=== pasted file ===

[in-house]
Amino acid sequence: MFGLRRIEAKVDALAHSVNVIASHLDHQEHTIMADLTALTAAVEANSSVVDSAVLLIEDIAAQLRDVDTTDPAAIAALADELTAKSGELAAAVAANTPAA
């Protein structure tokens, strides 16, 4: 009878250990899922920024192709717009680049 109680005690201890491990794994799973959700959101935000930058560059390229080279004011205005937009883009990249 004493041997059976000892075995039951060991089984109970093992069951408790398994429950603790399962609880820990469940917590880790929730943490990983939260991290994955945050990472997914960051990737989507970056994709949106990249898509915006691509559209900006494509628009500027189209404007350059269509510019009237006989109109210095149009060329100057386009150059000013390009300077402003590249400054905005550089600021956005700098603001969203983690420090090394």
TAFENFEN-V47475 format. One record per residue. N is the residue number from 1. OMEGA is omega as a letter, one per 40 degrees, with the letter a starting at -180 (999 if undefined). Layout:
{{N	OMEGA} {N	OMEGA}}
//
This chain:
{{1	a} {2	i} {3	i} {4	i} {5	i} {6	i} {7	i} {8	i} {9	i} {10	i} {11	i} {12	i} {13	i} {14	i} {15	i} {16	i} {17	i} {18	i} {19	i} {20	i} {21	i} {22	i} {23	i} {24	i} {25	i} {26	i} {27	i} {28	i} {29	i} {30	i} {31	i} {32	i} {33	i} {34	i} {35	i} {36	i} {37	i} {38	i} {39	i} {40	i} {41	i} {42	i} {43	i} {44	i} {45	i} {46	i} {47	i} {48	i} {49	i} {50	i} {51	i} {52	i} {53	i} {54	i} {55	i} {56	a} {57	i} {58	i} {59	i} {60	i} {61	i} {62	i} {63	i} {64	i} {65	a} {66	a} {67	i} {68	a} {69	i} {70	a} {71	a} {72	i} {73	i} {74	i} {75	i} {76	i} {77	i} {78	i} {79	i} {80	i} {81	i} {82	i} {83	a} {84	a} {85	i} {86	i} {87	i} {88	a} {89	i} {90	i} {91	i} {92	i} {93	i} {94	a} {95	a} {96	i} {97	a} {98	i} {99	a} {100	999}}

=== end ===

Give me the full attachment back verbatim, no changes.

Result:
[in-house]
Amino acid sequence: MFGLRRIEAKVDALAHSVNVIASHLDHQEHTIMADLTALTAAVEANSSVVDSAVLLIEDIAAQLRDVDTTDPAAIAALADELTAKSGELAAAVAANTPAA
């Protein structure tokens, strides 16, 4: 009878250990899922920024192709717009680049 109680005690201890491990794994799973959700959101935000930058560059390229080279004011205005937009883009990249 004493041997059976000892075995039951060991089984109970093992069951408790398994429950603790399962609880820990469940917590880790929730943490990983939260991290994955945050990472997914960051990737989507970056994709949106990249898509915006691509559209900006494509628009500027189209404007350059269509510019009237006989109109210095149009060329100057386009150059000013390009300077402003590249400054905005550089600021956005700098603001969203983690420090090394």
TAFENFEN-V47475 format. One record per residue. N is the residue number from 1. OMEGA is omega as a letter, one per 40 degrees, with the letter a starting at -180 (999 if undefined). Layout:
{{N	OMEGA} {N	OMEGA}}
//
This chain:
{{1	a} {2	i} {3	i} {4	i} {5	i} {6	i} {7	i} {8	i} {9	i} {10	i} {11	i} {12	i} {13	i} {14	i} {15	i} {16	i} {17	i} {18	i} {19	i} {20	i} {21	i} {22	i} {23	i} {24	i} {25	i} {26	i} {27	i} {28	i} {29	i} {30	i} {31	i} {32	i} {33	i} {34	i} {35	i} {36	i} {37	i} {38	i} {39	i} {40	i} {41	i} {42	i} {43	i} {44	i} {45	i} {46	i} {47	i} {48	i} {49	i} {50	i} {51	i} {52	i} {53	i} {54	i} {55	i} {56	a} {57	i} {58	i} {59	i} {60	i} {61	i} {62	i} {63	i} {64	i} {65	a} {66	a} {67	i} {68	a} {69	i} {70	a} {71	a} {72	i} {73	i} {74	i} {75	i} {76	i} {77	i} {78	i} {79	i} {80	i} {81	i} {82	i} {83	a} {84	a} {85	i} {86	i} {87	i} {88	a} {89	i} {90	i} {91	i} {92	i} {93	i} {94	a} {95	a} {96	i} {97	a} {98	i} {99	a} {100	999}}